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Cedar Rapids Iowa Cyber Attack Is a Case Study in How Not to Respond

More than three weeks after some kind of cyber attack took place at Cedar Rapids Consolidated School District in Iowa, staff and parents still do not know the type of attack, the extent of the attack or when systems will be brought back online. Parents were not notified of the July 2 Cedar Rapids cyber attack until July 4, when they found out the schools would be closed for a week, leaving many parents scrambling to find child care.

Cedar Rapids Iowa Cyber Attack

This is a case study in what not to do after a cyber attack. Organizations that think they can control the message, or that feel they should wait until they have a “sufficient” level of information, may find themselves on the receiving end of lawsuits in the near future, as Congress takes a closer look at financial losses associated with hacking. Delays in reporting may also violate the terms of a Cyber Liability Insurance policy, leaving organizations responsible for financial damages suffered by employees, clients and the public.

What Went Wrong with the Cedar Rapids School District Response?

The response of the Cedar Rapids Consolidated School District shows a significant lack of understanding in how data breaches must be handled. Best practices in data security call for the following steps:

  1. Inform all impacted parties immediately. Any delay in reporting a breach leaves impacted individuals vulnerable to identity theft and financial losses. Insurance providers and lawmakers are catching up to this reality, and it is a matter of time before data breach disclosures are mandated by law. Until then, organizations must understand that the bad press and embarrassment of a data breach is far less significant than the material harm caused by identity theft.
  2. Inform anyone potentially impacted by a breach immediately, even if you have doubts. People would rather change their passwords and find out they were not affected than learn weeks later that their personal information has been compromised.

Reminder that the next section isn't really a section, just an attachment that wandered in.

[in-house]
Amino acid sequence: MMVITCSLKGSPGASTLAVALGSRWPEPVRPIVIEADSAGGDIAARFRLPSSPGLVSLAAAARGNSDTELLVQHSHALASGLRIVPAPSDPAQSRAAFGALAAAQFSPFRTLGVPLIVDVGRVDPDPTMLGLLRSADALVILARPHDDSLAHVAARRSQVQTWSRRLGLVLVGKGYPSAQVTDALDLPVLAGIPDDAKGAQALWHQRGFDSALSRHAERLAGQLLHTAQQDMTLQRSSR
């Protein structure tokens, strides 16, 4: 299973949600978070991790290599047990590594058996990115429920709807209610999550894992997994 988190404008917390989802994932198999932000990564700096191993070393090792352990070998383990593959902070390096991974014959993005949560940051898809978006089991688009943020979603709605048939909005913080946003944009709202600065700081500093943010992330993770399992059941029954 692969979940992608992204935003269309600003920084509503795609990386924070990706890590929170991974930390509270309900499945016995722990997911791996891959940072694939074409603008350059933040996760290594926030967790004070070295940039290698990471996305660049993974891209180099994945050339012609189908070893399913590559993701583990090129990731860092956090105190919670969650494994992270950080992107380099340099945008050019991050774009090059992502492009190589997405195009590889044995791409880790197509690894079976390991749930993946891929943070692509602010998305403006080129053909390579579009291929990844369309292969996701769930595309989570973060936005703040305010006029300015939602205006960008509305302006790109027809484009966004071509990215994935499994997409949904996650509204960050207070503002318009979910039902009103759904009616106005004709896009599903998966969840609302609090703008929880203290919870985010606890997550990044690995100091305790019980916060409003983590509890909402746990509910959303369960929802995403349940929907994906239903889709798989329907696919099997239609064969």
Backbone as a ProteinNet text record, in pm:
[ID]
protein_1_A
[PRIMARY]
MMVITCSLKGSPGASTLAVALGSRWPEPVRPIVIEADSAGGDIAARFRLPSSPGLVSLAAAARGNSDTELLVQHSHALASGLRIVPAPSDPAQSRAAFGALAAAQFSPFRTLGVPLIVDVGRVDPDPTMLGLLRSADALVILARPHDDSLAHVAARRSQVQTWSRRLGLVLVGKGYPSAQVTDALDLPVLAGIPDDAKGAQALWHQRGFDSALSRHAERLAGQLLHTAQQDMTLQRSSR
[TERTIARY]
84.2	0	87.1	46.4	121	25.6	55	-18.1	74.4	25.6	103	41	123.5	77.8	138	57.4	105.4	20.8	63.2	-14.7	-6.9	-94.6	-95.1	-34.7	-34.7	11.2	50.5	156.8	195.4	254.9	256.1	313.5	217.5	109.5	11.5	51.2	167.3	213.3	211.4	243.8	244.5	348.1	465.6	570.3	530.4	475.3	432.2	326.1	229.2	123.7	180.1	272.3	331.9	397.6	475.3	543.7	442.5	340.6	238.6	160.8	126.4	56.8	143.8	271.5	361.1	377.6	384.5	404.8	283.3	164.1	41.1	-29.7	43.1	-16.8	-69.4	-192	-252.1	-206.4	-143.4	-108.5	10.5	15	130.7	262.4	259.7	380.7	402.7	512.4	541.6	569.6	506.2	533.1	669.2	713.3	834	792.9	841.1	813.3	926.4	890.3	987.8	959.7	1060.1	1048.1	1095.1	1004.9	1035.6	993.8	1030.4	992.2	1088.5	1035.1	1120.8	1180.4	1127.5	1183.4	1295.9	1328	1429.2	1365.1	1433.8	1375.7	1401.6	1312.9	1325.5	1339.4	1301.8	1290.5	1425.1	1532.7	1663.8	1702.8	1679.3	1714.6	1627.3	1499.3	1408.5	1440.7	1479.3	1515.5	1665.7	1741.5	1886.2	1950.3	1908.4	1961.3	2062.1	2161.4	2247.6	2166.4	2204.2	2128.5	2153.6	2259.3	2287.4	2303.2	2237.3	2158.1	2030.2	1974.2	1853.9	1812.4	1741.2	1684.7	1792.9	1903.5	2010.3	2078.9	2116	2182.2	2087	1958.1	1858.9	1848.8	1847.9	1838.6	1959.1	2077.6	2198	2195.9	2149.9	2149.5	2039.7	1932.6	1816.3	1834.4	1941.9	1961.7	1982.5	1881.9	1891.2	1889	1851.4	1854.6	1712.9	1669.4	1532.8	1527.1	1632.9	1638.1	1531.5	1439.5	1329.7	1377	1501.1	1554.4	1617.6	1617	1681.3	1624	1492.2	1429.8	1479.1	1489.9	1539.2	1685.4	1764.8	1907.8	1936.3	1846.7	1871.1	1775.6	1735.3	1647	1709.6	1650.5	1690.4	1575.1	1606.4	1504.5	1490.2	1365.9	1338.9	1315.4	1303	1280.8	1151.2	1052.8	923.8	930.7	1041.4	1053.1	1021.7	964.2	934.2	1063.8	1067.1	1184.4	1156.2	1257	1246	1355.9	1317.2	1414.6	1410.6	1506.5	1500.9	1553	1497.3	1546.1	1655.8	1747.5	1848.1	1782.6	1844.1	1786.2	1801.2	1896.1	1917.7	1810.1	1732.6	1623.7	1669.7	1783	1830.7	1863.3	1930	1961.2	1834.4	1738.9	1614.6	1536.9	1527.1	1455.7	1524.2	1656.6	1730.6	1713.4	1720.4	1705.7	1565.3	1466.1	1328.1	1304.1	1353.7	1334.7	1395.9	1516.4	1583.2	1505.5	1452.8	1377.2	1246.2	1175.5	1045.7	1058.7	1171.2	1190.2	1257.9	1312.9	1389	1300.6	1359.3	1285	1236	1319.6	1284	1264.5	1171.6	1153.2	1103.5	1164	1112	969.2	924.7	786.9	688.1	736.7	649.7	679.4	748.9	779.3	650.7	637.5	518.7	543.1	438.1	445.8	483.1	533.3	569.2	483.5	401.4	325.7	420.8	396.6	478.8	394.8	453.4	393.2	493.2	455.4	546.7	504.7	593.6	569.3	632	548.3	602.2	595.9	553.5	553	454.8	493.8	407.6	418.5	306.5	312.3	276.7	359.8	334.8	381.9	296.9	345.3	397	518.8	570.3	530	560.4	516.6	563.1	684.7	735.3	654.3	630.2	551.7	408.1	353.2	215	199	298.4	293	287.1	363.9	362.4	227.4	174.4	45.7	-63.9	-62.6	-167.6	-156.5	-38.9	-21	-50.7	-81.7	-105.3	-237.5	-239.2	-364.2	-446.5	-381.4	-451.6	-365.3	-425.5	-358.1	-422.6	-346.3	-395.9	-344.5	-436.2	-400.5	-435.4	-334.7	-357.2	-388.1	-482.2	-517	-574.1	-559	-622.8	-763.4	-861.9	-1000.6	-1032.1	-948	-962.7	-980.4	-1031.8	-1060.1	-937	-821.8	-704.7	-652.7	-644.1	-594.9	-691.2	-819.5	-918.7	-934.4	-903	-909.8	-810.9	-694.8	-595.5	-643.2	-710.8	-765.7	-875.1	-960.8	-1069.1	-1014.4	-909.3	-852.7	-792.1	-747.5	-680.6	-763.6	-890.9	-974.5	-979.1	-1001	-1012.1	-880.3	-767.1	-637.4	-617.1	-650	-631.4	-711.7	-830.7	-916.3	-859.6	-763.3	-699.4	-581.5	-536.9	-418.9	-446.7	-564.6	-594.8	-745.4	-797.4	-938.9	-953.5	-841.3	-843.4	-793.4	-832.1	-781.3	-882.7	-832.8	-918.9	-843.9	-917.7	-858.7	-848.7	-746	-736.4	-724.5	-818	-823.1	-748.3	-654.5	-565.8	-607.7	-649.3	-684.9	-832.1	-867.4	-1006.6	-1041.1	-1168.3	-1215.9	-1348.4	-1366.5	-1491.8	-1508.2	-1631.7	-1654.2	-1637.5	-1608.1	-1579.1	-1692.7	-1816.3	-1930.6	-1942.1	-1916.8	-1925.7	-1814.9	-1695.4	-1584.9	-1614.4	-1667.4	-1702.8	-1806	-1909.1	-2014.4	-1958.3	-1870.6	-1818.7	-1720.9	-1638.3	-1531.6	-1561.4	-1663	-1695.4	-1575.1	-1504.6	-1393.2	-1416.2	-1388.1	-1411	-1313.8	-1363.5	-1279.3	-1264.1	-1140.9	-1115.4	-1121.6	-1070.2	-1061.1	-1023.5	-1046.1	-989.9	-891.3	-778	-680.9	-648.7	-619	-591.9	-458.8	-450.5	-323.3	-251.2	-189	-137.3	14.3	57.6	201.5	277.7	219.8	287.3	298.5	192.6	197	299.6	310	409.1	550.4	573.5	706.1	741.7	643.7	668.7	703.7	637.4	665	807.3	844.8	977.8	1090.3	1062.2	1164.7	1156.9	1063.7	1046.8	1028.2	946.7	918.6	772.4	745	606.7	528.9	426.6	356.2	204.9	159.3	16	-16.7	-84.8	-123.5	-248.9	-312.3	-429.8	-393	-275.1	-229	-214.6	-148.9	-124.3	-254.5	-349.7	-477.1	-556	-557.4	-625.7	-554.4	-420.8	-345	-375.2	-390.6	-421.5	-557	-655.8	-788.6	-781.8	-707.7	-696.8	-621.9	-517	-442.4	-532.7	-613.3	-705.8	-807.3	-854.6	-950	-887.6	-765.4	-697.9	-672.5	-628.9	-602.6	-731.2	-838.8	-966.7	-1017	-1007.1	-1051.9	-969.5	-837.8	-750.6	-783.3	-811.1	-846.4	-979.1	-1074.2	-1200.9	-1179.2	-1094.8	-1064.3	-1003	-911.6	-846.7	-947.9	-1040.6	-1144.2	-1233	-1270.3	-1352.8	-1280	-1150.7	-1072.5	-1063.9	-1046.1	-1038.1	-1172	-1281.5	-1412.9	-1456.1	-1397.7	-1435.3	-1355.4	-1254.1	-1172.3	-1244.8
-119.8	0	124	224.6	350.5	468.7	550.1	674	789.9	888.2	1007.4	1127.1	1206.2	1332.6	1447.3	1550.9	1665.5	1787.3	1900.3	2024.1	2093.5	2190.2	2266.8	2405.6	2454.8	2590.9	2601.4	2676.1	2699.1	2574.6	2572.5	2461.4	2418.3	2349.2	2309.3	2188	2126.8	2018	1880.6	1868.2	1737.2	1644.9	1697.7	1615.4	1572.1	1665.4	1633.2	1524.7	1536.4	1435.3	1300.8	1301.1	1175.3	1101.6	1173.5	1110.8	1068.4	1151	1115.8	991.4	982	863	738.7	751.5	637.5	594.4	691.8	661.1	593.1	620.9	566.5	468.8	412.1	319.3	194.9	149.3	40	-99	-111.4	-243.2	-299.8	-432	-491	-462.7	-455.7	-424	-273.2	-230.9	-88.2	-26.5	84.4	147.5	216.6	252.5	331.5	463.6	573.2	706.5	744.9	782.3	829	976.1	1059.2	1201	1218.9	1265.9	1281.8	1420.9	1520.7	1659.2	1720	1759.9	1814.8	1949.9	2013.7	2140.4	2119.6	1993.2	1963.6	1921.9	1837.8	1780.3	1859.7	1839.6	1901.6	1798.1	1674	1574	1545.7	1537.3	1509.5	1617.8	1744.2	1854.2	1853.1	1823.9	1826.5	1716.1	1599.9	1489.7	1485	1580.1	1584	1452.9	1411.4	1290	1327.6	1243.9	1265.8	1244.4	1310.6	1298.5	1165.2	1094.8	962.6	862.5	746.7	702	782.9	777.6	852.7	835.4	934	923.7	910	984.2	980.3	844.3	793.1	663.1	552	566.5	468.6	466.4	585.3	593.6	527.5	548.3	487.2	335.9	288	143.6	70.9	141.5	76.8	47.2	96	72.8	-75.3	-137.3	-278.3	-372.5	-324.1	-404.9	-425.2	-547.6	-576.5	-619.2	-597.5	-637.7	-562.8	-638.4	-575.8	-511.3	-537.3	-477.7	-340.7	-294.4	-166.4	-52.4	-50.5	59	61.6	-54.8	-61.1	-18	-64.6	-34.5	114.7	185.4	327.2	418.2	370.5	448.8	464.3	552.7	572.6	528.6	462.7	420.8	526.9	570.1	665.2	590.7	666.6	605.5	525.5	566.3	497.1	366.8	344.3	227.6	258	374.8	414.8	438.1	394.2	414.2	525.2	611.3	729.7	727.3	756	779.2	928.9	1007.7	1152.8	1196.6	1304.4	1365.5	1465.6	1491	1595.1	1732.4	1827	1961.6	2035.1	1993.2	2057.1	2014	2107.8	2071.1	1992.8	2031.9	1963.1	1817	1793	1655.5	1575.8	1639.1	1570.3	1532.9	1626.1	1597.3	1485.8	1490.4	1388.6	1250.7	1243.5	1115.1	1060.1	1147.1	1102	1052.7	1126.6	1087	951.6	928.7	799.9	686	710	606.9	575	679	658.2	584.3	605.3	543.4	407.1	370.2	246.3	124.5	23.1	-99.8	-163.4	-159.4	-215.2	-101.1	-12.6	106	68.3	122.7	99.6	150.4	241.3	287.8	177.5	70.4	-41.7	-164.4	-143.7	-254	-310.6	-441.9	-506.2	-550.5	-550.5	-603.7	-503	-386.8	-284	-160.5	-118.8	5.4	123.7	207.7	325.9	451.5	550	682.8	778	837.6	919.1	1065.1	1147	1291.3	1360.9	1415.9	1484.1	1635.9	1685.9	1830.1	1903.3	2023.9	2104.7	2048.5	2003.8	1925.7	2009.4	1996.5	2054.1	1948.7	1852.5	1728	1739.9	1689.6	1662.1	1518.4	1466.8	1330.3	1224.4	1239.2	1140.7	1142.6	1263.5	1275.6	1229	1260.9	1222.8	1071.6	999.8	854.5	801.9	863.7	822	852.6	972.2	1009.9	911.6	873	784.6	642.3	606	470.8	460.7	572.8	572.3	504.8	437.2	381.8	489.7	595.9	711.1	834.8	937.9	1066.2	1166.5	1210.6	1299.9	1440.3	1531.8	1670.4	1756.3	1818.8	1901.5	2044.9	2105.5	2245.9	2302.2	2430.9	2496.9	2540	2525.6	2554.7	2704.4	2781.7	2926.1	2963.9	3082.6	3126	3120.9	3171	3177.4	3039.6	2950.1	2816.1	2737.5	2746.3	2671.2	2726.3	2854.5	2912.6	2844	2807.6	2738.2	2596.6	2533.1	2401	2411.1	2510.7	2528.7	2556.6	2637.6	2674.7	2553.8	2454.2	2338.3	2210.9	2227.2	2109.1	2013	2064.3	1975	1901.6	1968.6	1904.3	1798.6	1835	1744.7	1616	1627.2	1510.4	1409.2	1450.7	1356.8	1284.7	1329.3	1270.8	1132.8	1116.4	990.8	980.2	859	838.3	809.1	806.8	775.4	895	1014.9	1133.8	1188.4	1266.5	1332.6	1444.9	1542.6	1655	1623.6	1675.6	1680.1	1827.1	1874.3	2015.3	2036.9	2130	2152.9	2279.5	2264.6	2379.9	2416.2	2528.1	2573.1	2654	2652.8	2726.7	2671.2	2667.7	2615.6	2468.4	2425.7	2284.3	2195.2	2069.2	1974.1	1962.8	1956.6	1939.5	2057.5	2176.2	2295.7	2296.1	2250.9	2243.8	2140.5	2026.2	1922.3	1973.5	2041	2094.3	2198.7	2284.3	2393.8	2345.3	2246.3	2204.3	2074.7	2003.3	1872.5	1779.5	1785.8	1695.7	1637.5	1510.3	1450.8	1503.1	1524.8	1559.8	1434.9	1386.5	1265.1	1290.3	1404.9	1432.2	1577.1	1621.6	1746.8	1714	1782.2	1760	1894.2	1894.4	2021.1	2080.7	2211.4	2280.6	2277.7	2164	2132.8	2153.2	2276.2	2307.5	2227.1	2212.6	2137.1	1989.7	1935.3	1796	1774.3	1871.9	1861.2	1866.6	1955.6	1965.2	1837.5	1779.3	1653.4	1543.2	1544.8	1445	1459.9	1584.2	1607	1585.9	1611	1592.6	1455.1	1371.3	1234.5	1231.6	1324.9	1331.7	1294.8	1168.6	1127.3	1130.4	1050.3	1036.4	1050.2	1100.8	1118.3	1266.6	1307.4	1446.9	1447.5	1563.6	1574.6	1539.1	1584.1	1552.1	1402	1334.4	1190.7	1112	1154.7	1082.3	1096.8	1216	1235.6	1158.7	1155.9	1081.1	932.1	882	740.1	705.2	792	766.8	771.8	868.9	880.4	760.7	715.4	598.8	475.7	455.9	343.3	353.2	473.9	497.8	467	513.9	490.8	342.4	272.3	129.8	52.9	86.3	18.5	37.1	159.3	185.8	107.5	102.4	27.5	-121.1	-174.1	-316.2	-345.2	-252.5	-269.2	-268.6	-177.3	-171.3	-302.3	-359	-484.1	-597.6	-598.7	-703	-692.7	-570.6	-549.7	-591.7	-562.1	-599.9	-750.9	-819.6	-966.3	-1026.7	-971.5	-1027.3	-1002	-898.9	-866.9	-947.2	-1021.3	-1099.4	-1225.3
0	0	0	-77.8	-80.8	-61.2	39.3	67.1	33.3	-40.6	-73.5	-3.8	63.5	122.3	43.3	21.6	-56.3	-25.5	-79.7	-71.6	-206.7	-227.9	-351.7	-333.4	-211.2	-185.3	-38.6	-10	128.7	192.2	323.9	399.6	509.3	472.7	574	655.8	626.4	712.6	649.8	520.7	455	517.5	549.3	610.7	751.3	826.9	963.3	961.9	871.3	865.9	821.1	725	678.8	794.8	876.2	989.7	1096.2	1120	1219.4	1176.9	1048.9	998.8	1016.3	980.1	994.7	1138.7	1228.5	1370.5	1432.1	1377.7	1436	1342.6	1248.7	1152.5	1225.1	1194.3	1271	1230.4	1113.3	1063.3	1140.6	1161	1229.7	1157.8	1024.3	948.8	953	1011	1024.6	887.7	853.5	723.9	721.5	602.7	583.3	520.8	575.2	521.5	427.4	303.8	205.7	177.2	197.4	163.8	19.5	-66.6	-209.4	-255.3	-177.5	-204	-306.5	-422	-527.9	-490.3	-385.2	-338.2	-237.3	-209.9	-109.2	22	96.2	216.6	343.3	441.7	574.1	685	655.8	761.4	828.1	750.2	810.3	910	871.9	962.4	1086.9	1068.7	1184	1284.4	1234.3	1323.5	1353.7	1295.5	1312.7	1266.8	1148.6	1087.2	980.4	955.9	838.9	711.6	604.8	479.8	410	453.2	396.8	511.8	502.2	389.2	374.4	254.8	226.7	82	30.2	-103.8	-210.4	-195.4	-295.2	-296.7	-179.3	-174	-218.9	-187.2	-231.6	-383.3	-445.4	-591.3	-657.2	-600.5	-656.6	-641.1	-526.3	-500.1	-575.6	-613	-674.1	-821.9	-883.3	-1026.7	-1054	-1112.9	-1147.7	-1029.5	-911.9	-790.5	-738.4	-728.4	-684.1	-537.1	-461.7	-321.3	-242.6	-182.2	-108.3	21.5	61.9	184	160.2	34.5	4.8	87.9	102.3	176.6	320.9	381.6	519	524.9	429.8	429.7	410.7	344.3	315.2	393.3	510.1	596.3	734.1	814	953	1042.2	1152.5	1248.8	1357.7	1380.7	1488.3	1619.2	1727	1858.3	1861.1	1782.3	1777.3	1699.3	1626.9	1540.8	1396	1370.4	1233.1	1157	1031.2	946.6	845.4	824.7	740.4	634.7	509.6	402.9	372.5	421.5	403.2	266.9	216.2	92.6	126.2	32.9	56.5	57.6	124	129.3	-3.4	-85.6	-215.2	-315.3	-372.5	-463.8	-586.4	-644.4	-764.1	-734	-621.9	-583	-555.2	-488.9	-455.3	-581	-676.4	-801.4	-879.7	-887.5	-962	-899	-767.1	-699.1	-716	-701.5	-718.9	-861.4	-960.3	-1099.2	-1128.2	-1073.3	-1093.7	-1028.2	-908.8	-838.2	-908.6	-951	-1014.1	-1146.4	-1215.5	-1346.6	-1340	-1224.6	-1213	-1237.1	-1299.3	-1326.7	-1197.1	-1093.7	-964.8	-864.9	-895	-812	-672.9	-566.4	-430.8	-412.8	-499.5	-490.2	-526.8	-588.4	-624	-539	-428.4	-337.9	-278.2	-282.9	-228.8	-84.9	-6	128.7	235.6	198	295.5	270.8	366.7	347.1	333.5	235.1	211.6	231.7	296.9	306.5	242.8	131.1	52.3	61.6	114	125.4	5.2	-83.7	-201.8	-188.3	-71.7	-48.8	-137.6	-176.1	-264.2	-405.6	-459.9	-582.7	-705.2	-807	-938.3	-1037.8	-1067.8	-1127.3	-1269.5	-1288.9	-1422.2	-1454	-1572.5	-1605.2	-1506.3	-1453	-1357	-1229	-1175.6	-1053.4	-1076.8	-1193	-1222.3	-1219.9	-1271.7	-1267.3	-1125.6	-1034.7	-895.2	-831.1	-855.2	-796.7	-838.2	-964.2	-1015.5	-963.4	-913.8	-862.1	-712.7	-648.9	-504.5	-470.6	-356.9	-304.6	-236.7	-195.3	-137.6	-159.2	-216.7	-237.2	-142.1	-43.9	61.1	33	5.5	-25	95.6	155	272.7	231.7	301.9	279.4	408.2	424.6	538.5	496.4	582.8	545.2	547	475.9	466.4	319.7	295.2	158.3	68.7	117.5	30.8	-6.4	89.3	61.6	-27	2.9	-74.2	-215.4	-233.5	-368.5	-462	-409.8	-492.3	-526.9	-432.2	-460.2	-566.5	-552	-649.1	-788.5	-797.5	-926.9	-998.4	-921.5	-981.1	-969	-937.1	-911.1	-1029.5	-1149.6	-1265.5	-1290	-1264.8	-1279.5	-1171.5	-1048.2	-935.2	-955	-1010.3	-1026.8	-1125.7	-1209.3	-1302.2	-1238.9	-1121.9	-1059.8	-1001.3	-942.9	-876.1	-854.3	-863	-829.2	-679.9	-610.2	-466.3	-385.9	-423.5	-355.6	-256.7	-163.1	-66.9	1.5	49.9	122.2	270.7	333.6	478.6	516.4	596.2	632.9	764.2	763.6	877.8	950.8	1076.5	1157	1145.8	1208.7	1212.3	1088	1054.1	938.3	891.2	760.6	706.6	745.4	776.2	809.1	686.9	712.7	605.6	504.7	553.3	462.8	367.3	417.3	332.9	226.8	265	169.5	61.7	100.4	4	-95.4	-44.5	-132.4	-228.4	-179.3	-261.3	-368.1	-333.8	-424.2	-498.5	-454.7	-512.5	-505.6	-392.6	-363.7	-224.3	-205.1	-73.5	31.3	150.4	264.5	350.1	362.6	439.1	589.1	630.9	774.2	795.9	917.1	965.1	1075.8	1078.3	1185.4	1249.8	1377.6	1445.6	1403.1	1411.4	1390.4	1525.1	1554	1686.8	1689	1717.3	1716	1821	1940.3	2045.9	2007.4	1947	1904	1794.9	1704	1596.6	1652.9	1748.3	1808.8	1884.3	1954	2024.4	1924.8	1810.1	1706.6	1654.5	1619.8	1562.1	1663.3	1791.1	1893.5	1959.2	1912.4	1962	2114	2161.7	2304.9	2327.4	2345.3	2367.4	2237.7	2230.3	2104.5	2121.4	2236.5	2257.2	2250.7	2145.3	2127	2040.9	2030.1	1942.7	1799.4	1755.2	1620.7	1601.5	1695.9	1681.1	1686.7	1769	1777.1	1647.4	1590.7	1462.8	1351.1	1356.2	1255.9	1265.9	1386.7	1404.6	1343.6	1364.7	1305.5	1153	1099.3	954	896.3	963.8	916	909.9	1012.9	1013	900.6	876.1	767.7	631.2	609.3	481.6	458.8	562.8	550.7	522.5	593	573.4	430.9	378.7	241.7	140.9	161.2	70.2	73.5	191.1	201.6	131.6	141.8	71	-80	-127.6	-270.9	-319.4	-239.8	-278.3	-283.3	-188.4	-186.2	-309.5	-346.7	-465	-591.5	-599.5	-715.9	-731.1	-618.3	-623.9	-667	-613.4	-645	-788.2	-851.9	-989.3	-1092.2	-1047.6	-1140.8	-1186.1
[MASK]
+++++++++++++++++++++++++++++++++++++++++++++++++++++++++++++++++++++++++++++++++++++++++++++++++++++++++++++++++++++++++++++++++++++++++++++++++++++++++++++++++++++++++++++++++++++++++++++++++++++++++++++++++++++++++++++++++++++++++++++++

3. Disclose the nature of the cyber attack. Were systems hacked? Was data stolen? Was there a ransomware demand? Was the ransom paid? Organizations seem to believe that failing to disclose this information makes the problem go away. In fact, it makes your employees, customers, potential customers and the public aware that you are not transparent when you have a problem. This erodes confidence in your organization and harms your bottom line.Some organizations may get away with hiding details once with minimal impact. Suffer a second breach and your employees and customers will lose all confidence in you.
  4. Recall all potentially compromised devices immediately. KCRG reported that staff at Washington High School were told to turn in their laptops before the start of the year, something that one teacher called “very unusual.” When asked if this was related to the cyber attack, CRCSD said it is “not able to provide further details.” As cyber security experts, we know that an attack on a network impacts every device connected to that network. There are two immediate steps that must be taken after an attack: Turn every device off and turn every device in.

Malware may be lurking on connected devices to reinfect systems or, in the worst case scenario, to continue transmitting data to hackers. Organizations with strong cyber security have protocols in place that disconnect users from compromised systems and alert them to stop using those devices immediately. In the most robust environments, a CISO, Virtual CISO or IT specialist can shut off network access for all devices remotely.

What is more concerning here is that employees appear to have no information about the extent of the breach, even though their ability to do their jobs was directly affected by it. That is a massive communication failure that compounds the impact of the breach and may lead to challenges in investigating both the cause and the extent of the breach. If employees do not need to be concerned, that should be communicated clearly.

Cedar Rapids Case Study – Conclusions

The poor response of CRCSD to this cyber attack is a classic example of what happens when organizations do not have a response plan. It is very likely that this school district will spend more time and money to remedy this breach than they would have if they had a full cyber defense plan in place.

How would you respond to a breach? Would you have backup data ready to deploy and emergency communications for your employees and clients? If the answer is anything other than yes, you need to contact us online or call us at 1-800-658-8311 to speak to a cyber security expert.

Written by Robert Siciliano, CEO of Credit Parent, Head of Training & Security Awareness Expert at Protect Now, #1 Best Selling Amazon author, Media Personality & Architect of CSI Protection Certification.

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